"Rockets from there and bombardments from here do not protect us. We have played around with those games of the use of force and war for long enough.
"And both sides have paid, and are continuing to pay, a high price of loss and suffering," they said.
"The time has to come to endeavour to reach long-term understandings which will enable civilians on both sides of the border to live a normal life."
Julia Chaitin, a resident of Kibbutz Urim and spokeswoman for Other Voice, described the constant bombardment as "a crazy situation".
"There is no military solution to this issue — there must be another way."
Dr Chaitin has maintained constant contact with friends in Gaza and says the situation for them is also untenable.
"I talked with one friend today and he told me the [Israeli] air force was just striking, it seemed to him, indiscriminately all over Gaza — it is an impossible situation."
The overwhelming strength of Israel's defence forces over Gaza's militant groups, even with their newly acquired weapons, exacts a heavy toll, not just on militants but on a civilian population already struggling with an unemployment rate of 45 per cent, severely restricted electricity services and dangerously contaminated water supplies.
Gaza remains subject to severe restrictions on imports, exports and the movement of people, by land, air and sea as a result of Israel's blockade and a significant number of the coastal strip's 1.6 million residents live below the poverty line, the United Nations says.
Security experts have also raised questions about whether the current approach — in which Israel launches air strikes against Gaza militants to prevent what it describes as potential terror attacks — is working.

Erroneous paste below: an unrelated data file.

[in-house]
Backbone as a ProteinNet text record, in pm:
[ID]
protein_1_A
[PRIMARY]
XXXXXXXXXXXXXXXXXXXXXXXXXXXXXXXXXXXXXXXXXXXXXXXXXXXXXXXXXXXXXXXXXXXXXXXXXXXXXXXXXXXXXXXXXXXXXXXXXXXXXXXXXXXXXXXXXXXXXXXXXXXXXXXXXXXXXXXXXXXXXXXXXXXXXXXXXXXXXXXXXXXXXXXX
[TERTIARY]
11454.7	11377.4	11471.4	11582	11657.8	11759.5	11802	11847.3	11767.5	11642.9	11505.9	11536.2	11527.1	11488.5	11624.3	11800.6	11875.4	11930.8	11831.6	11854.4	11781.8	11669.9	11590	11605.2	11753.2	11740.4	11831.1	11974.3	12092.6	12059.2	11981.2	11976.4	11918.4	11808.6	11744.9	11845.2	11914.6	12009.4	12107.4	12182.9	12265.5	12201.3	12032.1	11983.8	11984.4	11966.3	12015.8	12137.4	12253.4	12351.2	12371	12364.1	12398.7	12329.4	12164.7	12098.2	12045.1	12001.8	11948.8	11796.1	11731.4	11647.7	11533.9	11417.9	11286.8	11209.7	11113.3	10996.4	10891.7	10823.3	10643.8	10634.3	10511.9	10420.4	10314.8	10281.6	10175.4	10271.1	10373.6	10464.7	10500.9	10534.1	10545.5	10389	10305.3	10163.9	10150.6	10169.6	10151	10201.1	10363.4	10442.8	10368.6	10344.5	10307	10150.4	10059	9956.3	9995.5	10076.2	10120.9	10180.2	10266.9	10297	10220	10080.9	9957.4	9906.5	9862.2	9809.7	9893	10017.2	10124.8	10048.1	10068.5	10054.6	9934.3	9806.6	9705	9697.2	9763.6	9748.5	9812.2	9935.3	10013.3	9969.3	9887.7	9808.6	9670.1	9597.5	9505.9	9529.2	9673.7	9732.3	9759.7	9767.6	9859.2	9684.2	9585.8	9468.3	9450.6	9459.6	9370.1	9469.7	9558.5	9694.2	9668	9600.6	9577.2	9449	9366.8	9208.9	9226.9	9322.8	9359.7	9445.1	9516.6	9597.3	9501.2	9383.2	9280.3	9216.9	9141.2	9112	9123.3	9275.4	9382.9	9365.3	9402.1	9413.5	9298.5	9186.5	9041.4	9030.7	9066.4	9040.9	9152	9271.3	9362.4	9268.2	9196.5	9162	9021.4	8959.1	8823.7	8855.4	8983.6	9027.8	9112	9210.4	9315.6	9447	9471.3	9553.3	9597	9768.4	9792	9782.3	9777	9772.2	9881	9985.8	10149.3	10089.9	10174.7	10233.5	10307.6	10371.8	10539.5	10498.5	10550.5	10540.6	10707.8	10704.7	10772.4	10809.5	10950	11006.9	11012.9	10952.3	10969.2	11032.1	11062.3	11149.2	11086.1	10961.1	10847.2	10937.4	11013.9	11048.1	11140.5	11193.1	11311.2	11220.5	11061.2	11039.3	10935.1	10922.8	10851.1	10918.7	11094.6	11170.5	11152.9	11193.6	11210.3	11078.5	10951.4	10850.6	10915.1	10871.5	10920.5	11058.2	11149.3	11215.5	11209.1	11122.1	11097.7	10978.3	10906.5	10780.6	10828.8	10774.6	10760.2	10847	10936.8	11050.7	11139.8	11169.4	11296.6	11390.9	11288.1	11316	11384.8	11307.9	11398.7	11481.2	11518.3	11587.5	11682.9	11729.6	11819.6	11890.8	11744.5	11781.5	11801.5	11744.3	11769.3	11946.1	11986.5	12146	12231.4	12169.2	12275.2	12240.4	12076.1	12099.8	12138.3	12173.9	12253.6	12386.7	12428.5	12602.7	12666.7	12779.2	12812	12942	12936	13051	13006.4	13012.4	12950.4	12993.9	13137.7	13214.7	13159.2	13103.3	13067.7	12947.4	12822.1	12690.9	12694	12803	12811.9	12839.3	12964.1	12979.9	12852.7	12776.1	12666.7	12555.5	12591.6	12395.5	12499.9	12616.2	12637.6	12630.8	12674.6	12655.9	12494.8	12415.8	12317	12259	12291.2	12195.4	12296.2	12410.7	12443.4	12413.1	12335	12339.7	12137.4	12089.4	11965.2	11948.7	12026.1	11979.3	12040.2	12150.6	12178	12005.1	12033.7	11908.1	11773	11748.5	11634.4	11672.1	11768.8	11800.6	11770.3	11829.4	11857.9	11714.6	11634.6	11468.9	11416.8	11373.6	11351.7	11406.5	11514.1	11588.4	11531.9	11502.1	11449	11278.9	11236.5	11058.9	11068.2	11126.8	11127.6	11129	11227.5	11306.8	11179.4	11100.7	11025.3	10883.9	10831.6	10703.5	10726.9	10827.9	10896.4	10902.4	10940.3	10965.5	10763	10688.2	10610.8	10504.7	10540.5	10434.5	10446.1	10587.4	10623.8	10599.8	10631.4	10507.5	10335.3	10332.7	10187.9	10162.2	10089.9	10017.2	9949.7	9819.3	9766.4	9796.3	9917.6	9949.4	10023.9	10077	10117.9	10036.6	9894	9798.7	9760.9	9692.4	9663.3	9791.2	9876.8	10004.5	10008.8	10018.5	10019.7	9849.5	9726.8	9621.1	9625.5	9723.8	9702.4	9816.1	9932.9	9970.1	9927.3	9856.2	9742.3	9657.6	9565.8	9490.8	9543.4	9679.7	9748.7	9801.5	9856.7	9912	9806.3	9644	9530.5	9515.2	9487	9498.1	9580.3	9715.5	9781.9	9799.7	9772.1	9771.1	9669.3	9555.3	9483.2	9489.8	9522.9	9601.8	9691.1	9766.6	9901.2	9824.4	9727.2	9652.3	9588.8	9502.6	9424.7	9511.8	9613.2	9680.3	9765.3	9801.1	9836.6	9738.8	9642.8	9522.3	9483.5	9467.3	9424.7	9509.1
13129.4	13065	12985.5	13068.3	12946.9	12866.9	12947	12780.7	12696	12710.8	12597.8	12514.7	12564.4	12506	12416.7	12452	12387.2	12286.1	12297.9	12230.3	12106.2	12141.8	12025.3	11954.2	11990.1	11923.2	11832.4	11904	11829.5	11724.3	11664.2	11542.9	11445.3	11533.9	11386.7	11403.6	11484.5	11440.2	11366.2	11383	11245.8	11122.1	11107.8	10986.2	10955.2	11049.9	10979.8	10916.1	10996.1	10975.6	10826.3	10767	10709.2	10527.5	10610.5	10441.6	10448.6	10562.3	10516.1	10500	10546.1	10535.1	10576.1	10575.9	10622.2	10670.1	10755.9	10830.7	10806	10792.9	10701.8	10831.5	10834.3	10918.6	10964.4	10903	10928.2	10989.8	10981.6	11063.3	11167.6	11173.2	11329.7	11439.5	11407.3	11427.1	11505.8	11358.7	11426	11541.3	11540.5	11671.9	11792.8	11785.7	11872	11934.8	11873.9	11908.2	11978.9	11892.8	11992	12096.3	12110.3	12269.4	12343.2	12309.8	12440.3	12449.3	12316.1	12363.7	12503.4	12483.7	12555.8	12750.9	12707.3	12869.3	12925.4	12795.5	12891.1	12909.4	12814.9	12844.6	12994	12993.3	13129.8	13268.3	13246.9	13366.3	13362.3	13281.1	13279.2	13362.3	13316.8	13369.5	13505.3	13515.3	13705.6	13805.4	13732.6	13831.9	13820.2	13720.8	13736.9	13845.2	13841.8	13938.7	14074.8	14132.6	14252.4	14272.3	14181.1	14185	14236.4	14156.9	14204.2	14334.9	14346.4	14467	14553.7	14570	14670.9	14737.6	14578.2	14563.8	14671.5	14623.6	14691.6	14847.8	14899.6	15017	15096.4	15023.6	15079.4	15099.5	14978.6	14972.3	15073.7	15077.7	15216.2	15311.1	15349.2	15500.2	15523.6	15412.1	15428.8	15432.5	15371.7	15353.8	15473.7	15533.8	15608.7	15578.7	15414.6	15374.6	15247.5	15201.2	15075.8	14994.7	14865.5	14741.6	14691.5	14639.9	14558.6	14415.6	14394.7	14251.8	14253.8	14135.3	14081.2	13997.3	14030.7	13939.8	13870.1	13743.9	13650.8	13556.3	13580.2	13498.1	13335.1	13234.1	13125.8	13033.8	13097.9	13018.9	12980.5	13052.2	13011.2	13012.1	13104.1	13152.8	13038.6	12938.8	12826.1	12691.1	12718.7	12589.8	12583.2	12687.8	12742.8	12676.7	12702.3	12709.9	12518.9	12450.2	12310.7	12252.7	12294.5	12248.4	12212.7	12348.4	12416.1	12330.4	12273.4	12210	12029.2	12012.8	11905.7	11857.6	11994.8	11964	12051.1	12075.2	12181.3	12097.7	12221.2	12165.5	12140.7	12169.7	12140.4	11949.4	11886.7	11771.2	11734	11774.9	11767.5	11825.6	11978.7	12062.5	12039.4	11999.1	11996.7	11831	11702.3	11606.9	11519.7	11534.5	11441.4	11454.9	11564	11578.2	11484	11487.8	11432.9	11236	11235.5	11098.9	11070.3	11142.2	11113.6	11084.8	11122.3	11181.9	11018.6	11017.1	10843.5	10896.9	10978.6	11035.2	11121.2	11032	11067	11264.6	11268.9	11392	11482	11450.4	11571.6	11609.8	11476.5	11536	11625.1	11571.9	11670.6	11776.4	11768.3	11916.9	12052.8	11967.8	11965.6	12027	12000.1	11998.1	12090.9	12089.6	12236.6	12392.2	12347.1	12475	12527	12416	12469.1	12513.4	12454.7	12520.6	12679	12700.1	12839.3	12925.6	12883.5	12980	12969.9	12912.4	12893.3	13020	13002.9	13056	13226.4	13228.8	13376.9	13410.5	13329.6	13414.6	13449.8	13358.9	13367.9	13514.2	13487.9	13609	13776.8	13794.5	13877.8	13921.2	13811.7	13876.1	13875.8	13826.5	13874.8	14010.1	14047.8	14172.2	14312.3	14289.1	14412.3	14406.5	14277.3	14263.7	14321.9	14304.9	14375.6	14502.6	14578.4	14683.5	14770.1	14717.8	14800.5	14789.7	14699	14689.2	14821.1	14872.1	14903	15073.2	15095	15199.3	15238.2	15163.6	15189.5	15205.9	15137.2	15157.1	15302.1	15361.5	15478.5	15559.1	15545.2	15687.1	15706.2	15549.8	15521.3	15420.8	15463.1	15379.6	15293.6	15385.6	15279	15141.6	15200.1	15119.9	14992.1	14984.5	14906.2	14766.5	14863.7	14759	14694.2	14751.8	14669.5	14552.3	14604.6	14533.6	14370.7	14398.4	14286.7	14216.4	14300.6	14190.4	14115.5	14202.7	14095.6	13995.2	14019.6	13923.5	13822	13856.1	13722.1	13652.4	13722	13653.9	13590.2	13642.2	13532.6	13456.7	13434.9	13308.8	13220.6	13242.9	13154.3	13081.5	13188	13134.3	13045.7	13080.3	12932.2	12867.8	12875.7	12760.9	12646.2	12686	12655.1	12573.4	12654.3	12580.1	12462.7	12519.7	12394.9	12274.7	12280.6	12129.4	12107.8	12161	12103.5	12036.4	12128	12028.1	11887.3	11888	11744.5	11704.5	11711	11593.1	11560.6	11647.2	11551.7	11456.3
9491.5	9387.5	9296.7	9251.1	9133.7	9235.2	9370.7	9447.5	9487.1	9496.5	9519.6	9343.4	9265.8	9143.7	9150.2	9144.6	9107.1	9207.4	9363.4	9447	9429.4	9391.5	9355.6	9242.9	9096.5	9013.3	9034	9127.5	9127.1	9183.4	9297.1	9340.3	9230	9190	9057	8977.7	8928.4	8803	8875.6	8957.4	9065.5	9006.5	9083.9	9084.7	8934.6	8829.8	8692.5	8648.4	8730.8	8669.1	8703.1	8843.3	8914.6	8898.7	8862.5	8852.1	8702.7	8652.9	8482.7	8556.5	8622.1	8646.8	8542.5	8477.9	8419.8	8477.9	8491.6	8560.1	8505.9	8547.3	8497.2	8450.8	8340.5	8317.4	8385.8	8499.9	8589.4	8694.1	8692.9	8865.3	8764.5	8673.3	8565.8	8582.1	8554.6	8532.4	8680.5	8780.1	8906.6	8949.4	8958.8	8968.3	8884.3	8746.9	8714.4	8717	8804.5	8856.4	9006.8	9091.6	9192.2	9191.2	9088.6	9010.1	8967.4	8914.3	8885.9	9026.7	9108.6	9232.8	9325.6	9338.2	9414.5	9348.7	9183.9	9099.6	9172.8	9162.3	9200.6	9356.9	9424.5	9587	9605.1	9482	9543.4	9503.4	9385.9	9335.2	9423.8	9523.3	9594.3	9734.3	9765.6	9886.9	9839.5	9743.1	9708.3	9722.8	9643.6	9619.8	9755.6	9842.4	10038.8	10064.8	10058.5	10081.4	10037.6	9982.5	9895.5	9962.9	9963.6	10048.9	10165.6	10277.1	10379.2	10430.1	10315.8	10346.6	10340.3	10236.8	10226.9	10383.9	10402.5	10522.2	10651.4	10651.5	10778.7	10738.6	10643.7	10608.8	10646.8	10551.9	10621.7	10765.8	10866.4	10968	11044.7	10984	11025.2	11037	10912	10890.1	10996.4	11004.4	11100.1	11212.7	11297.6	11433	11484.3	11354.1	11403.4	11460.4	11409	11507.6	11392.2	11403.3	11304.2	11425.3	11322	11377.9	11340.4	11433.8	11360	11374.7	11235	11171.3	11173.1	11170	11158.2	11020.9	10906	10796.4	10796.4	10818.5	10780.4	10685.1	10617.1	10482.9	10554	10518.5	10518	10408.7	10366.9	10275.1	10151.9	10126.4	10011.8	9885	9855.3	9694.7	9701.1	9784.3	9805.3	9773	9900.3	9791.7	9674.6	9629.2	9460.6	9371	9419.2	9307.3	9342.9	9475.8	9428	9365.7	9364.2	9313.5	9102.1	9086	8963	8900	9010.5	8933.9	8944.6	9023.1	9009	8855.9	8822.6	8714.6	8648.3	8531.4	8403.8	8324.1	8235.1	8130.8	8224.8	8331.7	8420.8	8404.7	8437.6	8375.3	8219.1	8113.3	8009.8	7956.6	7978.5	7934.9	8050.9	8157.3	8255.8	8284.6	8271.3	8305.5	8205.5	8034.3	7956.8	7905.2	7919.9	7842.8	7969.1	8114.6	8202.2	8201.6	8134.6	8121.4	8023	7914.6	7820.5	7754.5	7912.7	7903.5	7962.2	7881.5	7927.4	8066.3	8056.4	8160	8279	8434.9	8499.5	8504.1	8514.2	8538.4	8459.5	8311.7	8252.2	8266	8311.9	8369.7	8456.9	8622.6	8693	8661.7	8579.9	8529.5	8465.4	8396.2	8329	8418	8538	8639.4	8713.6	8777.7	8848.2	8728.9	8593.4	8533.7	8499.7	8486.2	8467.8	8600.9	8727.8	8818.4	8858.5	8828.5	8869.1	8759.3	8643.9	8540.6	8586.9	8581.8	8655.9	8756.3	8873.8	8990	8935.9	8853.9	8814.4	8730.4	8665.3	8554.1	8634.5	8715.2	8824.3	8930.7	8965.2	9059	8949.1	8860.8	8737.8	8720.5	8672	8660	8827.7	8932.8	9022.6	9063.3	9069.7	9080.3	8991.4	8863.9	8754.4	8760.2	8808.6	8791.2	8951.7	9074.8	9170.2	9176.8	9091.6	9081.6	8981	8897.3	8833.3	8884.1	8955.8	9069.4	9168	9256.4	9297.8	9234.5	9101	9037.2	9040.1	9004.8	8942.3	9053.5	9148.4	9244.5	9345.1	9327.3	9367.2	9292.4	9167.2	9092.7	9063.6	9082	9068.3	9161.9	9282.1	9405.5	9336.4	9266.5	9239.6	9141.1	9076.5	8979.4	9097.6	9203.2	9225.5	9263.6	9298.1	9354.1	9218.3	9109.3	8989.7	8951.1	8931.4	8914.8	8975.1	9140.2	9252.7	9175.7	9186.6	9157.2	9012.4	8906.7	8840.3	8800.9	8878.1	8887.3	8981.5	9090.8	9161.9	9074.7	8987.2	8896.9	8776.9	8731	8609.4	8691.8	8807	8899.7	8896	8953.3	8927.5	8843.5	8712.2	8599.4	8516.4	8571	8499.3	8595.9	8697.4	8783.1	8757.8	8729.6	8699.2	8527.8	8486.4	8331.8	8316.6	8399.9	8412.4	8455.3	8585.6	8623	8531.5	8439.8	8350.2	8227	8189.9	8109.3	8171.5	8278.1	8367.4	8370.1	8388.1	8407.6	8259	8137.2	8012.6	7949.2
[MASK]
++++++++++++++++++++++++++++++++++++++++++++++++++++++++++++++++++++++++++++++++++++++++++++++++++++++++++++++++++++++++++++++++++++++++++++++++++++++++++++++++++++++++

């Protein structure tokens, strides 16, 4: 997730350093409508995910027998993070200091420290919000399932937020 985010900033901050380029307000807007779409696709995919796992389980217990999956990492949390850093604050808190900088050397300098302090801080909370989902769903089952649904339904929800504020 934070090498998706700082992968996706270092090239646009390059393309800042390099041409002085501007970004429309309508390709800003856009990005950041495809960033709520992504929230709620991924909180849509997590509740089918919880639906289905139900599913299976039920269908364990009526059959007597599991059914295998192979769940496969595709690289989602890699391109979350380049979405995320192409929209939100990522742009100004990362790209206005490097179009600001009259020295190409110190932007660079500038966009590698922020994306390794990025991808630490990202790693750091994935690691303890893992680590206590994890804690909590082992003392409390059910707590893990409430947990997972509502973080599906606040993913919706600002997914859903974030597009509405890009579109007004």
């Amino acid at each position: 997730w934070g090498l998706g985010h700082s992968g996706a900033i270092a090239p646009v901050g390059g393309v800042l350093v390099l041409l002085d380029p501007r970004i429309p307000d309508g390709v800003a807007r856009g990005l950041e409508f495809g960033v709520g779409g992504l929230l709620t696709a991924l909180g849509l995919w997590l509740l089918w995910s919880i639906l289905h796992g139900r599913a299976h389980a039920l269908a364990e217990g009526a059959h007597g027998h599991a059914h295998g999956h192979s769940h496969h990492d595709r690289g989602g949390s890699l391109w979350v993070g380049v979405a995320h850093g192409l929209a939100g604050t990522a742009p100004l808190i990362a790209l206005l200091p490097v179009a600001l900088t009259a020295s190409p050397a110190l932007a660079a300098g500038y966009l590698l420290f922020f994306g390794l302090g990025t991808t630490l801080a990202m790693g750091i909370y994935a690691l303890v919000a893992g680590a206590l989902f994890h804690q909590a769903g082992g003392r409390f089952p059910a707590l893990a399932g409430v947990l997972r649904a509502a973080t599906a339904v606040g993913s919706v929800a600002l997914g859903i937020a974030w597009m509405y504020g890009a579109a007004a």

"It is true that Hamas fires at Israel in response to our actions," Giora Eiland, former director of the National Security Council told the newspaper Maariv recently.
"We need to check whether this policy is good or whether it should be changed ... This is discussed in the security establishment. It's a question that has been asked again and again for many years: what is the policy, when do you initiate military action and what is your threshold."
Eshkol Regional Council chairman Haim Yellin described an equation that is "accepted by everyone", in which Israel targets those who it says are planning terrorist attacks and, in response, militants fire Kassam and Grad rockets into Israel.
"It is clear to me that this is the situation and we have to learn to live with it, so long as there isn't a peace agreement or a large-scale military operation like Operation Cast Lead," he told Maariv.
Alex Fishman, a commentator for the Yedioth Ahronoth newspaper, described Israel's Gaza policy as an "admission of failure".
"Israel now finds itself in a pathetic, if not flat-out stupid situation, in relation to the Gaza Strip. Almost every two weeks, in a recurring cycle, it deals with an additional round of violence.
"This scenario of terror attack-reaction-rocket fire ad infinitum is essentially the Israeli government's admission of the failure of its security policy when dealing with the Gaza Strip."